WoodWorks by Garry


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Table saw and router table jig that operates similar to a tenoning jig or a sliding fence.

I originally constructed this jig to hold panels securely while sawing  the edges on the panels for raised panel doors. Since then I have found more uses because of the ability to secure fixtures to the jig to hold odd shaped pieces or for safer sawing of pieces that may be dangerous to run along the table saws low fence.
I have also used this jig on my router tables.

The entire jig slides in the miter gauge slot on either side of the blade like a tenon jig.

This jig incorporates a long and high fence to allow for clamping large pieces or panels. Stops can be secured in any position on the fence.

I have a number of table saw miter gauges around the shop. I decided to use the metal bar from one of them to use on the bottom of the jig   A piece of hardwood can be used just as well. I felt by using the metal there would be more consistency because the hardwood guides changes with humidity.

By making the base large the jig is very stable when sawing larger pieces and also allows for substantial reinforcing of the fence. 

The top of the lower base and the bottom of the upper base has a 3/4 inch slot which allowed a piece of hardwood to be secured in the lower base. The upper base can then slide on the lower base and the fence will stay in alignment with the miter gauge slot when adjusting the distance between the blade and the fence.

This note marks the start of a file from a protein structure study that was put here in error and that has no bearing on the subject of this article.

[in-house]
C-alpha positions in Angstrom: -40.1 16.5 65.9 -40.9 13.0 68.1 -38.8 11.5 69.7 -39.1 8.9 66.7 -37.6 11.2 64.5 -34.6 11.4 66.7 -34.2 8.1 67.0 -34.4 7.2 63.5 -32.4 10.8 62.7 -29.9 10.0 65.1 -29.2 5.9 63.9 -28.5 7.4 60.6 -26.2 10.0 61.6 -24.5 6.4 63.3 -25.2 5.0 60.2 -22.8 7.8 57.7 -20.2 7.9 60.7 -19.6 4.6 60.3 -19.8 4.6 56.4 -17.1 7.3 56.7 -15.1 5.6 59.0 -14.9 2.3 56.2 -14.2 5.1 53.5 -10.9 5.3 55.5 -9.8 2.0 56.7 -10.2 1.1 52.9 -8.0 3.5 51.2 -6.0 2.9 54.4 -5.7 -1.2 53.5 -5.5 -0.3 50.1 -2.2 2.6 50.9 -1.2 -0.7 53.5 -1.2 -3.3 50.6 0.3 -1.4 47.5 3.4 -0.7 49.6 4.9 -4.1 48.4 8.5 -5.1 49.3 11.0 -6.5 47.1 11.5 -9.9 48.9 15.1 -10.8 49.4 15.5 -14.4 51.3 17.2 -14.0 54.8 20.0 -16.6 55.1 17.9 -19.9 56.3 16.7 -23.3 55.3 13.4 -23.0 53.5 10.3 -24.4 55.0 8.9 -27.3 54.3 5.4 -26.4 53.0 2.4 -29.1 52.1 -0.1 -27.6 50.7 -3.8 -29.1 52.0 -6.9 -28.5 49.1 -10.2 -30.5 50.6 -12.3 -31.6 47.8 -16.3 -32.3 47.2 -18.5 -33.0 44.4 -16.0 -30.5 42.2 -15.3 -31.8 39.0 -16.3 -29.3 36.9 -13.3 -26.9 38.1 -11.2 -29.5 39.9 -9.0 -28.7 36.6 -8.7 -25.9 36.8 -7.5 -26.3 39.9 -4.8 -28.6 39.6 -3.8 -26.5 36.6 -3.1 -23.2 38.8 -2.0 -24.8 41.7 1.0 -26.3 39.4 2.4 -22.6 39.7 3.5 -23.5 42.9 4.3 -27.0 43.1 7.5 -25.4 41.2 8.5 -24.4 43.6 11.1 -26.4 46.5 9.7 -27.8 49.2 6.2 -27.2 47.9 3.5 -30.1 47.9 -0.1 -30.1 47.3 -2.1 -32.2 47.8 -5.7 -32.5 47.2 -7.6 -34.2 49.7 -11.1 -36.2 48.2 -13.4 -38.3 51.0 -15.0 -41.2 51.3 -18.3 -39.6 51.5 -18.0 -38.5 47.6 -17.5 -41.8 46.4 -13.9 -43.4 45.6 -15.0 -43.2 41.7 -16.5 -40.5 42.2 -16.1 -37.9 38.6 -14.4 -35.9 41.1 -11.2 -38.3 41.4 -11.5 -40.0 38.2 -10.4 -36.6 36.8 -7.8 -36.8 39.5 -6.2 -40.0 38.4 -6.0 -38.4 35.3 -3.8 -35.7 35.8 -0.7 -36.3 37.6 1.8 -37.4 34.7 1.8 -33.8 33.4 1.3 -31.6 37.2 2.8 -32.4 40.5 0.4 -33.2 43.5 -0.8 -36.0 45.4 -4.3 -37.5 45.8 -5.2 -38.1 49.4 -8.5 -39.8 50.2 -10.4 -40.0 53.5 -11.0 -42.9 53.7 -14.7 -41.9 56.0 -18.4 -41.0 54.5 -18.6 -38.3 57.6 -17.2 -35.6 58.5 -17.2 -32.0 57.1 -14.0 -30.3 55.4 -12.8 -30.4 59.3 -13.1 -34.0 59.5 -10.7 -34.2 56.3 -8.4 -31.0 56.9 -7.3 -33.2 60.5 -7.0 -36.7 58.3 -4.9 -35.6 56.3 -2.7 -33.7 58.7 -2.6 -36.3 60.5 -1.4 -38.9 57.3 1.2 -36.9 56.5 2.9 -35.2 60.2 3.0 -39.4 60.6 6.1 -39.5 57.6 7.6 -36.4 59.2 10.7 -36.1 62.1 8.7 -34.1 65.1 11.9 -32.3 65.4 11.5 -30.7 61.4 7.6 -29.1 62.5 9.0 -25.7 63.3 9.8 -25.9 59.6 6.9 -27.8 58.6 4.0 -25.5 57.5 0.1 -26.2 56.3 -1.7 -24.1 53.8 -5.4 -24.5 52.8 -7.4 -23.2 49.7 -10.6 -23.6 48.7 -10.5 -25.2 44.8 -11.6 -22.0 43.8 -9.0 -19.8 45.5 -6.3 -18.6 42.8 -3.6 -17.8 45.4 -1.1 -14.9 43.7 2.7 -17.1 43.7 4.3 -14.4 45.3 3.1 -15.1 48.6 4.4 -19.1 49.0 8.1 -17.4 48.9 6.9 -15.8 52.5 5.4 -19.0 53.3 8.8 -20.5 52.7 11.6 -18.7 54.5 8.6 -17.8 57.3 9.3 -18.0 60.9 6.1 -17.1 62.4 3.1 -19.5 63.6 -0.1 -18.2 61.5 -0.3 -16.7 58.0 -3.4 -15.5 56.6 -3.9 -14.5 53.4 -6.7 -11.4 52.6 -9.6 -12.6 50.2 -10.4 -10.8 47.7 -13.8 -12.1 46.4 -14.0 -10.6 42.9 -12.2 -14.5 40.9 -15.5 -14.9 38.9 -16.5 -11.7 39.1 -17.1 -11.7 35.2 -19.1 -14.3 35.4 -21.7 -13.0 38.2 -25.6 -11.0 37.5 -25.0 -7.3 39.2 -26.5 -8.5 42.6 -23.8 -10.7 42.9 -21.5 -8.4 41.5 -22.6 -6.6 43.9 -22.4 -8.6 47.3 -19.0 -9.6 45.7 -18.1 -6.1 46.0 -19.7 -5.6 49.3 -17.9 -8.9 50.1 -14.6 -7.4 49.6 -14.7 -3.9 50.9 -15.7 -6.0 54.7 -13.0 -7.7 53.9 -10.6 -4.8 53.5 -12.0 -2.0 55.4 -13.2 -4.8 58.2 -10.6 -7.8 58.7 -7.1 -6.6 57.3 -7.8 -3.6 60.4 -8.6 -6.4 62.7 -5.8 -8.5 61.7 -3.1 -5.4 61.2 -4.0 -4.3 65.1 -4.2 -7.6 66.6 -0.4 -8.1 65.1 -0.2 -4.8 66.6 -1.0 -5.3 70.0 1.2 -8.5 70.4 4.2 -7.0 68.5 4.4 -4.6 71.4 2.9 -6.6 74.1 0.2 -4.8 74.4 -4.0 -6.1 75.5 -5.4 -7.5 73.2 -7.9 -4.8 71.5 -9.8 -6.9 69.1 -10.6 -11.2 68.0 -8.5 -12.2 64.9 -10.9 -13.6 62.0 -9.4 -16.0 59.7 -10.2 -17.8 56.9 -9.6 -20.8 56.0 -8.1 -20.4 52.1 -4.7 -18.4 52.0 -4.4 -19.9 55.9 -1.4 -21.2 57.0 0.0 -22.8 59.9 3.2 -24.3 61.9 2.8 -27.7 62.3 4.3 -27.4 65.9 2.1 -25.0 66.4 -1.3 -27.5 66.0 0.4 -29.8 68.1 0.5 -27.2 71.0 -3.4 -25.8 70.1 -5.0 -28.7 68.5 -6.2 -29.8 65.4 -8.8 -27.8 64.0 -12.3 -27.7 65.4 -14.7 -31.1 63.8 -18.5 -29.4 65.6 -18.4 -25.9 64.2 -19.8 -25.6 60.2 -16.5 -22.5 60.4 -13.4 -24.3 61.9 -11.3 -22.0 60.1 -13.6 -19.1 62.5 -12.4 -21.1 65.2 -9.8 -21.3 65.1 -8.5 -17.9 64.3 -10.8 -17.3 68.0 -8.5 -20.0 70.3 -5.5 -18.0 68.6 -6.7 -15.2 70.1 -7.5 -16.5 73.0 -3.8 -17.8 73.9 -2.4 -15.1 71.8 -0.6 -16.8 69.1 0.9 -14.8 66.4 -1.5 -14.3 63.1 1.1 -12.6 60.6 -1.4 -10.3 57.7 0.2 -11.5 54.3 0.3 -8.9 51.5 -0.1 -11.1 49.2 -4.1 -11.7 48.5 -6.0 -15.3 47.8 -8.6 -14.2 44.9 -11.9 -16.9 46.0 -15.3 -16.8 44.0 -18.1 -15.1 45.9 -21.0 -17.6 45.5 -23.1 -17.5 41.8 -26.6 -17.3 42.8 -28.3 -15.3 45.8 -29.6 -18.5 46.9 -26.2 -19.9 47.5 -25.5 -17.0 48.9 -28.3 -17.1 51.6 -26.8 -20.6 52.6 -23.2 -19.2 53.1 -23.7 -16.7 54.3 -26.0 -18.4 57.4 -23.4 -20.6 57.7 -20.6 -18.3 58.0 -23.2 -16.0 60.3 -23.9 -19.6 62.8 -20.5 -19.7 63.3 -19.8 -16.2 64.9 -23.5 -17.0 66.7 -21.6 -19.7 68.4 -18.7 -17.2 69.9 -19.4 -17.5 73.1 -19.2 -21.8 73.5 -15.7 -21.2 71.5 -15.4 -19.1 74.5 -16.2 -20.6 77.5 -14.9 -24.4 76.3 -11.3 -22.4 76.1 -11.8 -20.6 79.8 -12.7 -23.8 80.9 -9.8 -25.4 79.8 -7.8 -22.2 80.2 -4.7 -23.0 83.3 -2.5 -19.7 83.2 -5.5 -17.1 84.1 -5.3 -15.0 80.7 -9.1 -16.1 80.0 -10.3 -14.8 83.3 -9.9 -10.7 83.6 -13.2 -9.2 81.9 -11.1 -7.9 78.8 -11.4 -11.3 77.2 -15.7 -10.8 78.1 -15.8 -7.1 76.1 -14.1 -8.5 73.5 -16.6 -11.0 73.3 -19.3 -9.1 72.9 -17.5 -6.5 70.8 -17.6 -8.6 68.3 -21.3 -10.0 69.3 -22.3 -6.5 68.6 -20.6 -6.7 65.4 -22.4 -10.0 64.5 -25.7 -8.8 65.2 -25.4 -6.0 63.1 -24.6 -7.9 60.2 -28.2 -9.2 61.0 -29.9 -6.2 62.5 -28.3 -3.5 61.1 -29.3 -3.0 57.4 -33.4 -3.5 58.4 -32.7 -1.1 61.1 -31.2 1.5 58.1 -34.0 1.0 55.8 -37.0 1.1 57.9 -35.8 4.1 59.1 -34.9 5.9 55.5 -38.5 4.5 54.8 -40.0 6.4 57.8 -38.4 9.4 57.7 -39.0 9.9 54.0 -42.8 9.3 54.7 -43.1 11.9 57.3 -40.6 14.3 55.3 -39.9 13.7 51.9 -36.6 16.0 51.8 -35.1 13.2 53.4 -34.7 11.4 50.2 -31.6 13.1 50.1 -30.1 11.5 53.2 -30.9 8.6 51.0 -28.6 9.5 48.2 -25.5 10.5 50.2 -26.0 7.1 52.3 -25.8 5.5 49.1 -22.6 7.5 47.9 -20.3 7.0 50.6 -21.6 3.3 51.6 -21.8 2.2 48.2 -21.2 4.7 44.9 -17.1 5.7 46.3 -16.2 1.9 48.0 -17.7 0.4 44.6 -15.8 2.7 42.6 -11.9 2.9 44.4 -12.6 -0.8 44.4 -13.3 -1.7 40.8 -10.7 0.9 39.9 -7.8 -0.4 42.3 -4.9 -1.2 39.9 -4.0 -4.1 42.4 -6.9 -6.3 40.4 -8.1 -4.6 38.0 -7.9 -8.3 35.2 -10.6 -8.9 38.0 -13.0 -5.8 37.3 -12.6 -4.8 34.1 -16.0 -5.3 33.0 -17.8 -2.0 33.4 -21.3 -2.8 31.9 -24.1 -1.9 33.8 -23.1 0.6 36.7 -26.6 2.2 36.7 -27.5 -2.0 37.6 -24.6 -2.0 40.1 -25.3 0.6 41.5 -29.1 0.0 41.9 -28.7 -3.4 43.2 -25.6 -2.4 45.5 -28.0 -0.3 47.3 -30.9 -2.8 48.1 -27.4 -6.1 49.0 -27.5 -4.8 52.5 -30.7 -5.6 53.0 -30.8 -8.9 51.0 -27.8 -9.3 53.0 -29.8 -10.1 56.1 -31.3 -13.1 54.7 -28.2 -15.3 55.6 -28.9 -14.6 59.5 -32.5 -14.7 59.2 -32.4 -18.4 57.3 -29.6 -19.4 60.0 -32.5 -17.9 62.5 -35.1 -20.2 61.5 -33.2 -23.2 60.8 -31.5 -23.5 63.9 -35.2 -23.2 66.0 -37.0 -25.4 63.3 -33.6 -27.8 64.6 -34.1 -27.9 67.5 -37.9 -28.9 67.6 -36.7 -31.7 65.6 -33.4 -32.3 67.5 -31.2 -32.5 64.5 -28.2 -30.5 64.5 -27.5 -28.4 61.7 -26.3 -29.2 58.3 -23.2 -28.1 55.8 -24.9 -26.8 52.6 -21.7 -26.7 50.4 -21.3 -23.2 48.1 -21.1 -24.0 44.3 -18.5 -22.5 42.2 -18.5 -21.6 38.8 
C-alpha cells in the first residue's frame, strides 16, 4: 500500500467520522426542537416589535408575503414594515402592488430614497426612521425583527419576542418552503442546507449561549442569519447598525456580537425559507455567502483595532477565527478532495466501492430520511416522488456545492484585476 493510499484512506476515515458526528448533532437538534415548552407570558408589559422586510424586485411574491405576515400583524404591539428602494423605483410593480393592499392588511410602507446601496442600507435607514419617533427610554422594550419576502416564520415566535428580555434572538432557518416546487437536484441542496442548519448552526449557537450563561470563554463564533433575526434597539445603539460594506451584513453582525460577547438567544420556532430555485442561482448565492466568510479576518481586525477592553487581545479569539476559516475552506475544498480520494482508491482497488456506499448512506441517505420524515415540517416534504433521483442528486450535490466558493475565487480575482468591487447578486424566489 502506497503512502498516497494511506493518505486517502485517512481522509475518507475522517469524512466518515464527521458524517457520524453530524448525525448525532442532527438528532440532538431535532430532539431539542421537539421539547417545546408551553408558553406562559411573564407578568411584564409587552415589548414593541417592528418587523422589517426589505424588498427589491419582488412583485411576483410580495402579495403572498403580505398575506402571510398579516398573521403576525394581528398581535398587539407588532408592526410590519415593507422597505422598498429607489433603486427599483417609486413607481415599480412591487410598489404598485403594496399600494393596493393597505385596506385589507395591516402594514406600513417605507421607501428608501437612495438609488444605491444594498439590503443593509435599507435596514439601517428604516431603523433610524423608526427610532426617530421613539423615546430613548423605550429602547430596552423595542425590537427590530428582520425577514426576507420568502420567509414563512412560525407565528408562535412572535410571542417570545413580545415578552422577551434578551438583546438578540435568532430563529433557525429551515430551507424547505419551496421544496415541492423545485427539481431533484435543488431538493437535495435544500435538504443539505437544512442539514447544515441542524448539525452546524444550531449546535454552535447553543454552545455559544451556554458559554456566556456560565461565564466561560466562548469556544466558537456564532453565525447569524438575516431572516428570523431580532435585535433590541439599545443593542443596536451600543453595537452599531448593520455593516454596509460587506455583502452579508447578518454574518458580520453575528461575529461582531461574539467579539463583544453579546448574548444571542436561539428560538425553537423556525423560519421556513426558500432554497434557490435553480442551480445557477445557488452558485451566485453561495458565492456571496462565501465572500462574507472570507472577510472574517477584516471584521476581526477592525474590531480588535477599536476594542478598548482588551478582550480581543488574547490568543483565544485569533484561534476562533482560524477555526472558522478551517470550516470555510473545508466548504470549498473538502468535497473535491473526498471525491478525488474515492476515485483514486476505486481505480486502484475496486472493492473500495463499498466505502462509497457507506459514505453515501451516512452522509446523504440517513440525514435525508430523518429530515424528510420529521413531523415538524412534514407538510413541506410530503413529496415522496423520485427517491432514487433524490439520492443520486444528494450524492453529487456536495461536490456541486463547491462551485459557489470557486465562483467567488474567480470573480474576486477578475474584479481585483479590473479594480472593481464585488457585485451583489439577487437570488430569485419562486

A slot was milled through the upper base in the middle to allow for a 5/16 inch cap screw to go through to the lower base into a nut.
When the cap screw is tightened the upper base is secured to the lower base.

This is a view to the bottom of the jig which shows the the type of nut used and along with the two slides used.


This is the length of the fence. 

This is the height of the fence.

The width of lower base and measurement to the slot

Upper base width

Depth of lower base

Depth of upper base

Width of lower base

I used mostly pieces left over laying around the shop and did not make the size of these pieces for any particular reason other than They seemed to be sizes that worked for my purposes.

The jig can be seen in action on the Arched Paneled Bed Project to make compound angle cuts on small moldings used as stops for the curly yellow birch panels.

Here the jig is used to bevel the front and side of a bech seat.

This jig allows larger pieces to be clamped to the jig then the jig uses the miter slot in table top to guide the jig as it slides

Using the Jig for the height and length of the fence.
Using the jig in this manner, the distance from the blade stays the same as when using the jig above to saw the ends of the bench seat because of miter slot but on the longer front edge the jig is used as a high fence and kept in position using the table saw fence and clamps on each end of the base to hold the jig steady to slide the bench seat to cut the bevel.